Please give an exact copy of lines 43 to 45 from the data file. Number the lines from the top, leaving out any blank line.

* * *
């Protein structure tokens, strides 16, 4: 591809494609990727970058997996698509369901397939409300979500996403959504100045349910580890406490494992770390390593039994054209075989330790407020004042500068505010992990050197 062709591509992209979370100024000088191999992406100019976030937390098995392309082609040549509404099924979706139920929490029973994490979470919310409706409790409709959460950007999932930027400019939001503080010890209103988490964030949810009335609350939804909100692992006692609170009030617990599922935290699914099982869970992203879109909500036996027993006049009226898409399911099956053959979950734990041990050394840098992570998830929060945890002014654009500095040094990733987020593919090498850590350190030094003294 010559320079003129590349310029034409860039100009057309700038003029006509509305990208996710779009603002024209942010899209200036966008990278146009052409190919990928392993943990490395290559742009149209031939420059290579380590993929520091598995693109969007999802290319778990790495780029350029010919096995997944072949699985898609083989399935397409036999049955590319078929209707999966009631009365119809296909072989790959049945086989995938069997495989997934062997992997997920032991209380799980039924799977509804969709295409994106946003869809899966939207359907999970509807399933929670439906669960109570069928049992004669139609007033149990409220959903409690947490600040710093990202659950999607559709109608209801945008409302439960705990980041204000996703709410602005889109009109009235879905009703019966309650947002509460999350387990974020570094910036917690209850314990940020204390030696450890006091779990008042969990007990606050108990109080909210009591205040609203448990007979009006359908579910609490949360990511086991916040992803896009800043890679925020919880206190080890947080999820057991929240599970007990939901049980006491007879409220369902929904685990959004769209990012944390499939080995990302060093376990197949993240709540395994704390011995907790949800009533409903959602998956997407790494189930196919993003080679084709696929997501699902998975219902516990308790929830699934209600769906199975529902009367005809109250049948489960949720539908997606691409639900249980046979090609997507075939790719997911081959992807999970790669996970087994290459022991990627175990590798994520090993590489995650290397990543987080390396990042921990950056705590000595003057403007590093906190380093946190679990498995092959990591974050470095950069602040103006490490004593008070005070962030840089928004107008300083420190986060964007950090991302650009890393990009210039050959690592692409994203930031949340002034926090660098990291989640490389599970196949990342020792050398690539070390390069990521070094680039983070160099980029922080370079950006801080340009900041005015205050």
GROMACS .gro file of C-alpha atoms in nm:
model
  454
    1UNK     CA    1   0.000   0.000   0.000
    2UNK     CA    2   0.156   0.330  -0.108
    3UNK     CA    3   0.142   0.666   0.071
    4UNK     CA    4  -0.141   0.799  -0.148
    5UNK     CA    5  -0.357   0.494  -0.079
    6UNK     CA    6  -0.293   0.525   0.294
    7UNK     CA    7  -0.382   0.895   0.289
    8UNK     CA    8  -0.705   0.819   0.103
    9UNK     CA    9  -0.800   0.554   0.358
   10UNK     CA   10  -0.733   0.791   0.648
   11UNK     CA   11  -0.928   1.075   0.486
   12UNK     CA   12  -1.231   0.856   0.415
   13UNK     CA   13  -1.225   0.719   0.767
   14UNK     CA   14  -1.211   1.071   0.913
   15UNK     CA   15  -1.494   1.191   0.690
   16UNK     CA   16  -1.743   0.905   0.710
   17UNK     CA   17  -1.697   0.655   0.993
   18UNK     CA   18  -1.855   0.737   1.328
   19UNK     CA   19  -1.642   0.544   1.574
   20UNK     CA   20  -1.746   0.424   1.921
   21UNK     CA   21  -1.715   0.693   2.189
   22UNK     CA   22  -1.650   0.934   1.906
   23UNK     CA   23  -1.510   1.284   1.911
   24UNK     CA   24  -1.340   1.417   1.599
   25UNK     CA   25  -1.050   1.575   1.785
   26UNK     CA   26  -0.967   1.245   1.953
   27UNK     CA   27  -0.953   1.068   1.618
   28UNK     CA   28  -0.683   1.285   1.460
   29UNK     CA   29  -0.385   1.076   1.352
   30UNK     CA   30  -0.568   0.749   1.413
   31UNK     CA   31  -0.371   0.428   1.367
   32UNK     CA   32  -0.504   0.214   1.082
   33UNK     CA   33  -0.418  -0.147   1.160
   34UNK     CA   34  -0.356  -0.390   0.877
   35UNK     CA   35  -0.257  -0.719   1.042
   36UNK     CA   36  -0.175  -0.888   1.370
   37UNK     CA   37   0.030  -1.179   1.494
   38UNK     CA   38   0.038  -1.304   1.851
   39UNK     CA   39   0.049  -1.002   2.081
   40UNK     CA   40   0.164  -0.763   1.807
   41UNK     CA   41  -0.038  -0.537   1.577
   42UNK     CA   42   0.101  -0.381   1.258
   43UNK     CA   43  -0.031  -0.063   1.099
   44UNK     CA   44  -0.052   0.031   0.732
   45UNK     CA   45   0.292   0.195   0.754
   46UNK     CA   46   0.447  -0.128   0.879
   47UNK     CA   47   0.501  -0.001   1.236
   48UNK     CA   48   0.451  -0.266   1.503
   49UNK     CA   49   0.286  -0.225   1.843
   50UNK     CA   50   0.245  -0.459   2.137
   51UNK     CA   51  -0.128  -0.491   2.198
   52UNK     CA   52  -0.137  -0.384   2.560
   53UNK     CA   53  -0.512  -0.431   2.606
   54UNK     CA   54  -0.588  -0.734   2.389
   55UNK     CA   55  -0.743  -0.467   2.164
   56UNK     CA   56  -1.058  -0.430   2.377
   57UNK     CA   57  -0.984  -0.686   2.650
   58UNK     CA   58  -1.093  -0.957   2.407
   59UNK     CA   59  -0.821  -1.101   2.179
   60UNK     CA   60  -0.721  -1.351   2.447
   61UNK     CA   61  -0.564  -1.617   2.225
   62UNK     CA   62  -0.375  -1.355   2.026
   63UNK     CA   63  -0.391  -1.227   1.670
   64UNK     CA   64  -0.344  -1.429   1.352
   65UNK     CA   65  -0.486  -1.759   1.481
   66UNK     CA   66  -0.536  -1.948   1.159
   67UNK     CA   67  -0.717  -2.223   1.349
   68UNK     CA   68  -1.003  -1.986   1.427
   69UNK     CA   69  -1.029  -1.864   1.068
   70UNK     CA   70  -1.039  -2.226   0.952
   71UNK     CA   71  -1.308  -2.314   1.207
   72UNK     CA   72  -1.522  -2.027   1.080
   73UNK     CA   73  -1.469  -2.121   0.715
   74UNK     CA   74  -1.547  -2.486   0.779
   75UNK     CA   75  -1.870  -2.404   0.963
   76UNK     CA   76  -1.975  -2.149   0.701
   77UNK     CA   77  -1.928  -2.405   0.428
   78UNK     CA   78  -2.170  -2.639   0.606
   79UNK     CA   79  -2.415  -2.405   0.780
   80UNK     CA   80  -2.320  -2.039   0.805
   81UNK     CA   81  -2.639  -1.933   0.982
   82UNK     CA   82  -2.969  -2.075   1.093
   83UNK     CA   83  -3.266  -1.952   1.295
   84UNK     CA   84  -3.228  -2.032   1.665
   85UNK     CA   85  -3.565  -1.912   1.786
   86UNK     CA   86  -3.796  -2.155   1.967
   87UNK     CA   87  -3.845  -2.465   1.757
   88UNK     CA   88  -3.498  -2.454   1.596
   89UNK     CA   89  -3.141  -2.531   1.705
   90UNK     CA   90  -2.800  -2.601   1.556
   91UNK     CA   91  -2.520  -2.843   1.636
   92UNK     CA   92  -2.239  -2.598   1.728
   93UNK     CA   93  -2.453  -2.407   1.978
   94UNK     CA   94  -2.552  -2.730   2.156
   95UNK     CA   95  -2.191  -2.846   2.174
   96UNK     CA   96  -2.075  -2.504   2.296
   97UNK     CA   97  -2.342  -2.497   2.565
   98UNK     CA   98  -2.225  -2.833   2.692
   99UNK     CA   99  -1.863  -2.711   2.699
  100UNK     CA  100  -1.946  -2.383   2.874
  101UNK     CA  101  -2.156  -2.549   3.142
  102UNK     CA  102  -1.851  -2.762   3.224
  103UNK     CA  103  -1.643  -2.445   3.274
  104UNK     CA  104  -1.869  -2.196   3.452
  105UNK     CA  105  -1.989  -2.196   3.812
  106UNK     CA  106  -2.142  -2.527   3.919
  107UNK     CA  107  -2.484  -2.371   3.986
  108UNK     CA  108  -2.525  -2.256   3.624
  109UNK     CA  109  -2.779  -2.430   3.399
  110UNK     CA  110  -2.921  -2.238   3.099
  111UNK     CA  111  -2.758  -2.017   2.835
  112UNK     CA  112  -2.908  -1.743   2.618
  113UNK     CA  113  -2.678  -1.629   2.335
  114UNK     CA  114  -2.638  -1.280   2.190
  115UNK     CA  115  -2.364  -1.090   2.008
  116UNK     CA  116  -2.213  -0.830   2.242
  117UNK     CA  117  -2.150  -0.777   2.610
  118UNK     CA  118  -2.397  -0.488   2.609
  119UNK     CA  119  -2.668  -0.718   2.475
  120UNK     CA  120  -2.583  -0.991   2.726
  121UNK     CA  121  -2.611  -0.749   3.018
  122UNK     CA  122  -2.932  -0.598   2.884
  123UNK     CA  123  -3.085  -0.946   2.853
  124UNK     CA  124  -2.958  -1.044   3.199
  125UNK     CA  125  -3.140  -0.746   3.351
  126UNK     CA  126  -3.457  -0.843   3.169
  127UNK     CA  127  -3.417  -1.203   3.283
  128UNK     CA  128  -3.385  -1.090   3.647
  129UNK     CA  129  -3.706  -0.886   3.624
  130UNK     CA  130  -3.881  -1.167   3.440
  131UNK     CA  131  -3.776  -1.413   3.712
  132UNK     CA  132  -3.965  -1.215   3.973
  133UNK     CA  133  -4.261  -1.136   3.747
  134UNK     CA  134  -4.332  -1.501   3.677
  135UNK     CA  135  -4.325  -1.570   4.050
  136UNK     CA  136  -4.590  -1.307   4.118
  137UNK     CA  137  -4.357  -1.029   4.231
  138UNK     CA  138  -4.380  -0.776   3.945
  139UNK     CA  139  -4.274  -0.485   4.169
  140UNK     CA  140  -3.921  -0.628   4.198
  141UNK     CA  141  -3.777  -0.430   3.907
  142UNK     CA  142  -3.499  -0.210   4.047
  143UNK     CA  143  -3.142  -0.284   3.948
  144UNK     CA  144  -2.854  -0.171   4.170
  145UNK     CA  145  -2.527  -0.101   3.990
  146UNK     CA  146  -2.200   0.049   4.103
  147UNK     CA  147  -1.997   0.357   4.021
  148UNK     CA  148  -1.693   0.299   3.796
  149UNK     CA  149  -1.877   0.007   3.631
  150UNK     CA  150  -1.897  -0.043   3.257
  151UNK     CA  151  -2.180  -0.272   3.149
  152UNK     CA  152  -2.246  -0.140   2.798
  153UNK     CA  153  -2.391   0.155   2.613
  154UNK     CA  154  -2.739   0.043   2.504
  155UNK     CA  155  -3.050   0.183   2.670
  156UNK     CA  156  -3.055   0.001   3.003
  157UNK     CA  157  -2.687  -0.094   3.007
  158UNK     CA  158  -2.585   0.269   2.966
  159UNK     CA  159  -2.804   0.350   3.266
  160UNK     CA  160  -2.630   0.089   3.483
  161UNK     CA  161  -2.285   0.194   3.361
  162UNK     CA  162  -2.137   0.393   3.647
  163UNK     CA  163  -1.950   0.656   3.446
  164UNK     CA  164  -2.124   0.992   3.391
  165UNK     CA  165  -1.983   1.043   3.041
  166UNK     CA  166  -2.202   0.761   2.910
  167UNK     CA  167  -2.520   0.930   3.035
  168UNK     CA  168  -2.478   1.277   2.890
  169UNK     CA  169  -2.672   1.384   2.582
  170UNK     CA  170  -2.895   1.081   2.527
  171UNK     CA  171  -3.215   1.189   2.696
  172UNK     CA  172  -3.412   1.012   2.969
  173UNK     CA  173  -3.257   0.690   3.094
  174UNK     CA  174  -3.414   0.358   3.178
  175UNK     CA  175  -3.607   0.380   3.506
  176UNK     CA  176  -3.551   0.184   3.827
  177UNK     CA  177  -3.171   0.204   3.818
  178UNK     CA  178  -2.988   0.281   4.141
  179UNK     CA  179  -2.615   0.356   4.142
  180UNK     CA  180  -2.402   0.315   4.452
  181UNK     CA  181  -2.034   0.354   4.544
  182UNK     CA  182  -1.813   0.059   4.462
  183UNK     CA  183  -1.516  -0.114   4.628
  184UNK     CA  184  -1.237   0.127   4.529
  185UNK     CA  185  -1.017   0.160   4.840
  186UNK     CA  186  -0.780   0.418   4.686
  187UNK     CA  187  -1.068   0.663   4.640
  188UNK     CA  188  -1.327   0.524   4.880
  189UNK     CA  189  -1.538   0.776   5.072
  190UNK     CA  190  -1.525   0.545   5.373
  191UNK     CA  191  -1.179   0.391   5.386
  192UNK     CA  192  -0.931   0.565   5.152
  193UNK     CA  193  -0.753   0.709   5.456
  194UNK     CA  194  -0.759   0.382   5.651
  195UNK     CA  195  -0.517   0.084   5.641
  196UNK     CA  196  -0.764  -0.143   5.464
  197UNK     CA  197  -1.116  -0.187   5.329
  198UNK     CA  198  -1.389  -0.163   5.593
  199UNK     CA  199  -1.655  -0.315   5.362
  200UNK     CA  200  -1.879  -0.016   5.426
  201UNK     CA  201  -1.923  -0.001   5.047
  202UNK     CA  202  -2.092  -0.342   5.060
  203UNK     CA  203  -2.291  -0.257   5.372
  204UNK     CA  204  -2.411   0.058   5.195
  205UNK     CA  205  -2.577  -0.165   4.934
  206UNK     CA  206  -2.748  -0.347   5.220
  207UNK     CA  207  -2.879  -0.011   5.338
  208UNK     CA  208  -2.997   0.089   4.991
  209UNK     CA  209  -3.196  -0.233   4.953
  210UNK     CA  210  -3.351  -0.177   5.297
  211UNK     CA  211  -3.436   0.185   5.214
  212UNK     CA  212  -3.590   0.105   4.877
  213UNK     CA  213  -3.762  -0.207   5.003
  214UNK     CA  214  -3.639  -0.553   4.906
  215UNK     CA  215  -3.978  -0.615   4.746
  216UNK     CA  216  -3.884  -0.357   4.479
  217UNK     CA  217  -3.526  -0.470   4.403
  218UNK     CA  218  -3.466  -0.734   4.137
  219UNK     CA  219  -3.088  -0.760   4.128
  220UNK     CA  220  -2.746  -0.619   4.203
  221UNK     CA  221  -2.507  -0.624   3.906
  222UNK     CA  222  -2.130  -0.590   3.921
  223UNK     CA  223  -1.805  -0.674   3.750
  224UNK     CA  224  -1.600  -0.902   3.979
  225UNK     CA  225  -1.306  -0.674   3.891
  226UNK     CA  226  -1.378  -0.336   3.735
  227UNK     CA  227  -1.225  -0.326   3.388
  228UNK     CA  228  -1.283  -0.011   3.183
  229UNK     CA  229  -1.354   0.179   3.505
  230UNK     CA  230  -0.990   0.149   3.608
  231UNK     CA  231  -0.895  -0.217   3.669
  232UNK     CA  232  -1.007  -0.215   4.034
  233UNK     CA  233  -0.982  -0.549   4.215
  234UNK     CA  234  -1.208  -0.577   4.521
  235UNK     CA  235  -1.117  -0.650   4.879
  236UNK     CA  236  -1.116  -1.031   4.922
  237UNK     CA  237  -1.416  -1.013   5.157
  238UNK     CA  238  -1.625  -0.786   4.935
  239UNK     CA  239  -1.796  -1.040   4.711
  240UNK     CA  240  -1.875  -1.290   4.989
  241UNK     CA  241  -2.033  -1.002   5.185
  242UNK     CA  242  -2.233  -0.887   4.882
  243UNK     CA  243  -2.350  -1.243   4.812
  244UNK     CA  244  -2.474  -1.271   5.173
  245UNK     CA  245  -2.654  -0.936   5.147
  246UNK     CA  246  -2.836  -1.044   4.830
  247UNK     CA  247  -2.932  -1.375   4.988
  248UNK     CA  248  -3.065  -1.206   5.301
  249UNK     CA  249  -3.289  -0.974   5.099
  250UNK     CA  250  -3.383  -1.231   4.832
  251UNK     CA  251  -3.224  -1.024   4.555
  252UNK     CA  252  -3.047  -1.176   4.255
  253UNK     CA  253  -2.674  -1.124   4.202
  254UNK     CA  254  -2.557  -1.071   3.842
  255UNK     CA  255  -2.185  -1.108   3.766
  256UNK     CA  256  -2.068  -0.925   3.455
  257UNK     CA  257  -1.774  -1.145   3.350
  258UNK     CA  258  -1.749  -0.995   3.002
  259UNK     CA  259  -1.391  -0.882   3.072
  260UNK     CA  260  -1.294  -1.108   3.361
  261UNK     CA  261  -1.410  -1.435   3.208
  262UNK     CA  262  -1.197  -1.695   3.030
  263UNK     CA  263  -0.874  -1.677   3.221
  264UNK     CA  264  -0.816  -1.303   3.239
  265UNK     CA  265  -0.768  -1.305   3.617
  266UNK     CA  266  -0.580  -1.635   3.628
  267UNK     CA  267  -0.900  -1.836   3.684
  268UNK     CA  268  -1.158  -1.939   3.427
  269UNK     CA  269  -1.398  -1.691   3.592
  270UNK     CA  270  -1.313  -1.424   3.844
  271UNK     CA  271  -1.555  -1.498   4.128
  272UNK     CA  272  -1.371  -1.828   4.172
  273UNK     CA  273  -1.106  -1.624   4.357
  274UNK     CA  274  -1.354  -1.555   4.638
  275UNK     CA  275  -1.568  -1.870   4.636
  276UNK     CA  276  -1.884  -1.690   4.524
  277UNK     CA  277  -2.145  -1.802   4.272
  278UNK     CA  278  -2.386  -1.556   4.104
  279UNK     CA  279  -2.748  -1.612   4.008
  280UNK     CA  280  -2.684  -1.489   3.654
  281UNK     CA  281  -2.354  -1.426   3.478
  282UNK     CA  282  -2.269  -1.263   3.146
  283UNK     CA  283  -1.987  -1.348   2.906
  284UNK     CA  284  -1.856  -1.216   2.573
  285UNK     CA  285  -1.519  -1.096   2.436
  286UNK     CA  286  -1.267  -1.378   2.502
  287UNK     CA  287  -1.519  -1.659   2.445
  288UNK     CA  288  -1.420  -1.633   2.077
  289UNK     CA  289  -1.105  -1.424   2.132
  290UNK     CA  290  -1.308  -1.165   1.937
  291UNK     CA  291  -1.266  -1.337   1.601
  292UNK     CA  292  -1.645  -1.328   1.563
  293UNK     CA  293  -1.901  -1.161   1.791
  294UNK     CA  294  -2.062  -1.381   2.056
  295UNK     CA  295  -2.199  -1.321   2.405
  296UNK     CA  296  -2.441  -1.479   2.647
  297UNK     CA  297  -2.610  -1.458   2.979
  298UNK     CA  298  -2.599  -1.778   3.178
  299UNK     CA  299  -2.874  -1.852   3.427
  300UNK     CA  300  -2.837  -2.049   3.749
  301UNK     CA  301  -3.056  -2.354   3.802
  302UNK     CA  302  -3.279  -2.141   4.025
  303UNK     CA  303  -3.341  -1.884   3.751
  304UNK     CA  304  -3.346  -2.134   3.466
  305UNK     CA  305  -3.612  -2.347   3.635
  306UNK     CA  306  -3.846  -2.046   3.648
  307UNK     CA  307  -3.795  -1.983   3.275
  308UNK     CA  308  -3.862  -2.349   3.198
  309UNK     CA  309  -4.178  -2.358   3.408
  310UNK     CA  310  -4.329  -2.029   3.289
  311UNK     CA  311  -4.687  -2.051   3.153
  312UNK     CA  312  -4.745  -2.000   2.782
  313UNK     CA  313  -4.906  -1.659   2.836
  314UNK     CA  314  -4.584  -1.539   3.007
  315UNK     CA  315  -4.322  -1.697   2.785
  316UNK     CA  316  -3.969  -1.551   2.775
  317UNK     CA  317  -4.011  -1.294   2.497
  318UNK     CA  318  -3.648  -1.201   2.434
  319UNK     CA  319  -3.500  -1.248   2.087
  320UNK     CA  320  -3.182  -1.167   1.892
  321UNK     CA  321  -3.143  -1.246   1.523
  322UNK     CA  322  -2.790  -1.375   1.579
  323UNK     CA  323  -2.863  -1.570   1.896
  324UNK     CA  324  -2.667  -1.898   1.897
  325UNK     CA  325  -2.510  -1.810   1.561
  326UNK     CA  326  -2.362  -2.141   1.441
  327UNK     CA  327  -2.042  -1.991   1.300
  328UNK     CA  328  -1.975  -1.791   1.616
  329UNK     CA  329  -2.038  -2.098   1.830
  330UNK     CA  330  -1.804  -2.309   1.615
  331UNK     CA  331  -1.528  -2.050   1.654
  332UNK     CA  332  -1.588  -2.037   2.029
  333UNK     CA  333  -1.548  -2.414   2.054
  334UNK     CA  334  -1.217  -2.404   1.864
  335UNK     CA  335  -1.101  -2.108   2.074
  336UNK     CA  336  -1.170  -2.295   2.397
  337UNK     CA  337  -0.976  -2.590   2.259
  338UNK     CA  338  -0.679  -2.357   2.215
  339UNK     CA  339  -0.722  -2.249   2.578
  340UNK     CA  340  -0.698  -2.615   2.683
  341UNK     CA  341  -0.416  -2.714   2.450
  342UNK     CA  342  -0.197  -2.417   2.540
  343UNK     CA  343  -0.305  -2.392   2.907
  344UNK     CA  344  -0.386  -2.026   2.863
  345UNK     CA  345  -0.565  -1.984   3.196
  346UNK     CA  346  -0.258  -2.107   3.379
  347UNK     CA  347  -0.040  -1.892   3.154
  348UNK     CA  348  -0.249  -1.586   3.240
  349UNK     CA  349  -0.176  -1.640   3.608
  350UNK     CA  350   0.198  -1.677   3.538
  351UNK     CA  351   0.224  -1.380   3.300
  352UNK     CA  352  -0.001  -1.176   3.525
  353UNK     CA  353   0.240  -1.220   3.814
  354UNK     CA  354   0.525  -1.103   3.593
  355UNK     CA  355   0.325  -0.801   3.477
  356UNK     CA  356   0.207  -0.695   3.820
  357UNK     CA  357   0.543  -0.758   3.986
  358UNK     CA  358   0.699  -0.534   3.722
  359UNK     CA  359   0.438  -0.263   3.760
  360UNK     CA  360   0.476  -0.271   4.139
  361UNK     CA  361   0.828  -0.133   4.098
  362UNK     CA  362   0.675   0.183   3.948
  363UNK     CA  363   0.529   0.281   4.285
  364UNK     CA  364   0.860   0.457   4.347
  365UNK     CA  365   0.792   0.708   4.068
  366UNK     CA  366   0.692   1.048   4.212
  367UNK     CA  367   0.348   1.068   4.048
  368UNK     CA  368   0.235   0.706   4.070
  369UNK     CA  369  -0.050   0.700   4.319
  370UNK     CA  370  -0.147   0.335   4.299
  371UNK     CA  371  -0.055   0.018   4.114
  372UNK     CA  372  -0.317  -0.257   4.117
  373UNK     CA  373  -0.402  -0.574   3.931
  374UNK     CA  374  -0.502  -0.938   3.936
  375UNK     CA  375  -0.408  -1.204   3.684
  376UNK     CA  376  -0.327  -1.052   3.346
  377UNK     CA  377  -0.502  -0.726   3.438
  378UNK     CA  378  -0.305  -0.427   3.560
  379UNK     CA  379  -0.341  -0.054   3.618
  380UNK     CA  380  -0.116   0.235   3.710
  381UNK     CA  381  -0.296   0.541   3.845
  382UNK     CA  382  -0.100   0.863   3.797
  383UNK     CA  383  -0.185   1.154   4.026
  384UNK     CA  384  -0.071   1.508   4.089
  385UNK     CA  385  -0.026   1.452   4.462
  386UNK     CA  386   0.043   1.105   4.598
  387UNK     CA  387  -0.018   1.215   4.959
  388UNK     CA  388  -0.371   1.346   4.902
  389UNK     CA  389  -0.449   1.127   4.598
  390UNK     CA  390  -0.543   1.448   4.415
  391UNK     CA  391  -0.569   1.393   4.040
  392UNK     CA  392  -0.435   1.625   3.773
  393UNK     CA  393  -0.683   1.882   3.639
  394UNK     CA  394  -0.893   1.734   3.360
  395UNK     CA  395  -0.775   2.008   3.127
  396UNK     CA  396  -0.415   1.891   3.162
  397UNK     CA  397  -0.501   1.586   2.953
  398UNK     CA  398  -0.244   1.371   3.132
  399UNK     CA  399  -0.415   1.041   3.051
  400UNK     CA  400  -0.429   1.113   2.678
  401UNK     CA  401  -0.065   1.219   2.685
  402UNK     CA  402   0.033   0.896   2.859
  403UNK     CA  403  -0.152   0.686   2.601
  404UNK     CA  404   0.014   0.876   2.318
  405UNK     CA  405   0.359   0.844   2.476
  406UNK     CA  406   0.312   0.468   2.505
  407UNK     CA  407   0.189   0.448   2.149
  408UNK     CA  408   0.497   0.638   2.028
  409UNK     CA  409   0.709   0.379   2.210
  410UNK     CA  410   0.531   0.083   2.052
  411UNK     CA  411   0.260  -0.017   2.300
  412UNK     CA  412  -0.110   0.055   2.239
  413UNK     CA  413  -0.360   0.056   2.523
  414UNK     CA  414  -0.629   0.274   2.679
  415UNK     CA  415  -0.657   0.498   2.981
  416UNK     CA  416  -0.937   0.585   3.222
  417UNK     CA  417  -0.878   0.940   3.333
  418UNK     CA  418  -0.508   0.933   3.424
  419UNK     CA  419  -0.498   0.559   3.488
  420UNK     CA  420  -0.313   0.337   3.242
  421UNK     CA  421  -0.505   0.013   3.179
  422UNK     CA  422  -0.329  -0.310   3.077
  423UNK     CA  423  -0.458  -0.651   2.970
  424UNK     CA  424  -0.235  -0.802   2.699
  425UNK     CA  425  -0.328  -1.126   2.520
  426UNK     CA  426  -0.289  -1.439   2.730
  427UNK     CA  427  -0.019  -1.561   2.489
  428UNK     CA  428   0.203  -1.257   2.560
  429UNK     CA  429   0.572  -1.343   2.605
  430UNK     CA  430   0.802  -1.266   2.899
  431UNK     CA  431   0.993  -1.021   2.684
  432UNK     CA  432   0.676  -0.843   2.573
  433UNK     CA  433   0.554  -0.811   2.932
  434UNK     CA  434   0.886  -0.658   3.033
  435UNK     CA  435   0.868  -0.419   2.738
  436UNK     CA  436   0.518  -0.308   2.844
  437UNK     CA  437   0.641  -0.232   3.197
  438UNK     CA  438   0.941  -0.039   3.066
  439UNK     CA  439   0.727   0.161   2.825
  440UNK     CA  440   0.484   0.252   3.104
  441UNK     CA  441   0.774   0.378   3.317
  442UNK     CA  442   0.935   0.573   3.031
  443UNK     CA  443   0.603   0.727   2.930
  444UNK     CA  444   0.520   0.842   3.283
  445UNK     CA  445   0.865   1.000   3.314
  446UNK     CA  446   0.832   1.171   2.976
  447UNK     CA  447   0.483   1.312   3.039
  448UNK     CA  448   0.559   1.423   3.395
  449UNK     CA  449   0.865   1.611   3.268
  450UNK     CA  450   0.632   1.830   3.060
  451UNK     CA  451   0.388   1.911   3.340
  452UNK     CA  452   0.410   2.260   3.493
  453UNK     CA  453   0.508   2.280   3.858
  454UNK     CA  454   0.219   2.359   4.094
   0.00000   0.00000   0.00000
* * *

   39UNK     CA   39   0.049  -1.002   2.081
   40UNK     CA   40   0.164  -0.763   1.807
   41UNK     CA   41  -0.038  -0.537   1.577